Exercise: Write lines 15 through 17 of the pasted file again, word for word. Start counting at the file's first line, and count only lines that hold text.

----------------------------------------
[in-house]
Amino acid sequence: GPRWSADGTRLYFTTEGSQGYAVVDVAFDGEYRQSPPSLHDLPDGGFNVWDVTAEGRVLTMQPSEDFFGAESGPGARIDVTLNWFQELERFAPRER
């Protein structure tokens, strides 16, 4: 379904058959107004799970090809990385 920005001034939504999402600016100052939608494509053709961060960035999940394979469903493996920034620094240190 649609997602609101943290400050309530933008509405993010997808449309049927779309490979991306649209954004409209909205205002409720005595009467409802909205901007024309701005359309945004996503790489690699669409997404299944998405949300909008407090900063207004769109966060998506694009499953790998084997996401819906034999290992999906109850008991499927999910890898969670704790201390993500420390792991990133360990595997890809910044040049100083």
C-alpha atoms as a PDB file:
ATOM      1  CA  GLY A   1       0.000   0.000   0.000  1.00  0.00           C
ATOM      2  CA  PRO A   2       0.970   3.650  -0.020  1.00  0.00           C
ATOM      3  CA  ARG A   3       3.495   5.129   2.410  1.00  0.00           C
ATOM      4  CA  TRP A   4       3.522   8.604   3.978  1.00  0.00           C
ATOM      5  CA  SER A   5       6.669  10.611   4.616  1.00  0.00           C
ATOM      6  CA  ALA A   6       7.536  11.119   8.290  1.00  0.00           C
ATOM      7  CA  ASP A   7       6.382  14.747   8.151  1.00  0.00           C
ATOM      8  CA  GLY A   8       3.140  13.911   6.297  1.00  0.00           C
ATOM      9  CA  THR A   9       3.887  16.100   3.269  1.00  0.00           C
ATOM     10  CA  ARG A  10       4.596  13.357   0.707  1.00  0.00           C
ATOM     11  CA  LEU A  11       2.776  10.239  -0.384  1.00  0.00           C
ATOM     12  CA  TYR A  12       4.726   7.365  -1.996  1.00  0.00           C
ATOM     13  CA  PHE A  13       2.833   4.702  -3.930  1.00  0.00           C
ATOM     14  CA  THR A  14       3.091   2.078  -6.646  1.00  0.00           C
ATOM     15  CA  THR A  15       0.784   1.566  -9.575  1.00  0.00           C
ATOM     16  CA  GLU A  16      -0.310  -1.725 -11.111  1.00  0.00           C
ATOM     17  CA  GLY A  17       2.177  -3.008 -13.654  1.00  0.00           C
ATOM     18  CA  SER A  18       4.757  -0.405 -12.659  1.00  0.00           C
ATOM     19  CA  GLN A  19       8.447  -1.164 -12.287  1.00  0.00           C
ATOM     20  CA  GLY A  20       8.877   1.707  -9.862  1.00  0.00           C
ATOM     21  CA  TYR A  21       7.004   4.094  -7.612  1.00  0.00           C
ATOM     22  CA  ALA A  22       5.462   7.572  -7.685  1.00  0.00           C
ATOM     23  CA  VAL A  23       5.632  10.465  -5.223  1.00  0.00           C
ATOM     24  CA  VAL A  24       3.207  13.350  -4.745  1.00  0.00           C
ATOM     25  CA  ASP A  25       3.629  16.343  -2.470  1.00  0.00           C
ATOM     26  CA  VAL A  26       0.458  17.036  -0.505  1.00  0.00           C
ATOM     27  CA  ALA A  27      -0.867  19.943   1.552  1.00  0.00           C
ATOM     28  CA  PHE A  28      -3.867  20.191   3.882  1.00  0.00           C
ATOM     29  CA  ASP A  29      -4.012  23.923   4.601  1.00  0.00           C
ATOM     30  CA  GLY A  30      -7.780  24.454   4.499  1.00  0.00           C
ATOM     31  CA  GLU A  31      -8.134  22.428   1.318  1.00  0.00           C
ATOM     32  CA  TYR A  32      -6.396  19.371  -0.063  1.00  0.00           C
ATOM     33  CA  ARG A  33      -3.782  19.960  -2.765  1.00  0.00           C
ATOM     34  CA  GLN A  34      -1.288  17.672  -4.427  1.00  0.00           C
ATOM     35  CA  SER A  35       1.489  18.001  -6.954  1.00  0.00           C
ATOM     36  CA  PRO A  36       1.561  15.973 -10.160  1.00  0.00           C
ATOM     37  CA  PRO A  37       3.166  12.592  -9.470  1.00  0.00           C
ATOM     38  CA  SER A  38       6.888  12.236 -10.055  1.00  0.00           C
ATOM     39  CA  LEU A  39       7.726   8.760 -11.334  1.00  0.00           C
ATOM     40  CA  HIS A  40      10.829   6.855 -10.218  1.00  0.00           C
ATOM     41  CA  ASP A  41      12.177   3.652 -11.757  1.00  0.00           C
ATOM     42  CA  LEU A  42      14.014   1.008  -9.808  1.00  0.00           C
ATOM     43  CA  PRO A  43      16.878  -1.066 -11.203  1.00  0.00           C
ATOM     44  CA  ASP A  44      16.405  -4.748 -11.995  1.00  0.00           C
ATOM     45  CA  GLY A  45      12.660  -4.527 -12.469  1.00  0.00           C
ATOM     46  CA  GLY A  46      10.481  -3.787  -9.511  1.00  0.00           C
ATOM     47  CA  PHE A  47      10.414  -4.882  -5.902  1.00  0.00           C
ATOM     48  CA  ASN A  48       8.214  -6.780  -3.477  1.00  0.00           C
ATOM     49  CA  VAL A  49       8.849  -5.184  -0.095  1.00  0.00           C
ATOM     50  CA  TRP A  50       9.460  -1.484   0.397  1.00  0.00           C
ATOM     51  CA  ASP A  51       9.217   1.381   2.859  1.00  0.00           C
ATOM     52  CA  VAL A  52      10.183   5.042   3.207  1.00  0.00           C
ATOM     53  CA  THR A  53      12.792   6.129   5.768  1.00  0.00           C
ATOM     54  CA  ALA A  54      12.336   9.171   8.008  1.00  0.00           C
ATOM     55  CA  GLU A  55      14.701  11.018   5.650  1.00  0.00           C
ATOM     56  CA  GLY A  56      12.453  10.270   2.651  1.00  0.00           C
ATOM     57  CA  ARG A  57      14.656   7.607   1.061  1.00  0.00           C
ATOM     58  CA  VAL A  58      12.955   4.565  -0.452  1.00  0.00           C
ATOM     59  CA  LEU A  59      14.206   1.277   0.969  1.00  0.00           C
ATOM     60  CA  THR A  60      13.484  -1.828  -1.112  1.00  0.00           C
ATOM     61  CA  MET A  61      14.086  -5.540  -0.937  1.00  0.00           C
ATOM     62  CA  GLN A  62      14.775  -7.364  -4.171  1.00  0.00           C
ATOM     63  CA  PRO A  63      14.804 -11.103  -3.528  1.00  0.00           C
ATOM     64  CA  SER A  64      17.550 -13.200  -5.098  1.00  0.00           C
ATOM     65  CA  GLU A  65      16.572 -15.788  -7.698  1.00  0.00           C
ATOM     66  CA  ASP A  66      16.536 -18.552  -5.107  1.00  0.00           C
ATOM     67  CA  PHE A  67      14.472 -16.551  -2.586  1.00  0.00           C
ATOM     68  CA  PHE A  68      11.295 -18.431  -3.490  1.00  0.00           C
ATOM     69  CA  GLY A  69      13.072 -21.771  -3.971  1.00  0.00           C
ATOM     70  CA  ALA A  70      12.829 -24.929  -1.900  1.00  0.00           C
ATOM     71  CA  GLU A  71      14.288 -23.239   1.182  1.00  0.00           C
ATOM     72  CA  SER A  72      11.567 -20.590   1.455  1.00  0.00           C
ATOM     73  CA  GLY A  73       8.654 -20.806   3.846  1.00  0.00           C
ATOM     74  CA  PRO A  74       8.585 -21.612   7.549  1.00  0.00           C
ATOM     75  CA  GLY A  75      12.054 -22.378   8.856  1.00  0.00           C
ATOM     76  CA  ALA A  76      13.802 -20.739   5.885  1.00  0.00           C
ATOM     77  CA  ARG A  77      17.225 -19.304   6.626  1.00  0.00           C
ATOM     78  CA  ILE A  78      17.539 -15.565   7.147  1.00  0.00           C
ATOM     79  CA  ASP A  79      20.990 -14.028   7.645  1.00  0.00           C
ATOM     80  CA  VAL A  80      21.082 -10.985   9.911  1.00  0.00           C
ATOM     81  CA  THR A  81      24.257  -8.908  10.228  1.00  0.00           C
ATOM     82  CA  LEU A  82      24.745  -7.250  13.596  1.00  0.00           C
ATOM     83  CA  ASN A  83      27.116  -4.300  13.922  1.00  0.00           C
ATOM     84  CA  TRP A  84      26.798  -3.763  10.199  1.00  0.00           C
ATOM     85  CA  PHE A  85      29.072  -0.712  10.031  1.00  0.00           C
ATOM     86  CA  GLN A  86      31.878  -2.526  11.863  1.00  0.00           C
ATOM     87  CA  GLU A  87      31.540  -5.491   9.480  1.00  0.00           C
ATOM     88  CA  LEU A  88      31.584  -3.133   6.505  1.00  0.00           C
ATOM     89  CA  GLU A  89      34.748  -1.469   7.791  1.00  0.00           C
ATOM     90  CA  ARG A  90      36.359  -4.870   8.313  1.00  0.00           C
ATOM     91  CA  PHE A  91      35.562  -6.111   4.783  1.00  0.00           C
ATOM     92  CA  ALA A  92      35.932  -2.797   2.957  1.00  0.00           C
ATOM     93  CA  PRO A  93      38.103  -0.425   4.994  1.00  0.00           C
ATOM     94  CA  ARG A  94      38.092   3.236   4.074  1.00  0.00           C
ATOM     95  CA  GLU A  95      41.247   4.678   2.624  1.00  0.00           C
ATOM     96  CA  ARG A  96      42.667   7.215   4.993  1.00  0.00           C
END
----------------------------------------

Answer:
ATOM     11  CA  LEU A  11       2.776  10.239  -0.384  1.00  0.00           C
ATOM     12  CA  TYR A  12       4.726   7.365  -1.996  1.00  0.00           C
ATOM     13  CA  PHE A  13       2.833   4.702  -3.930  1.00  0.00           C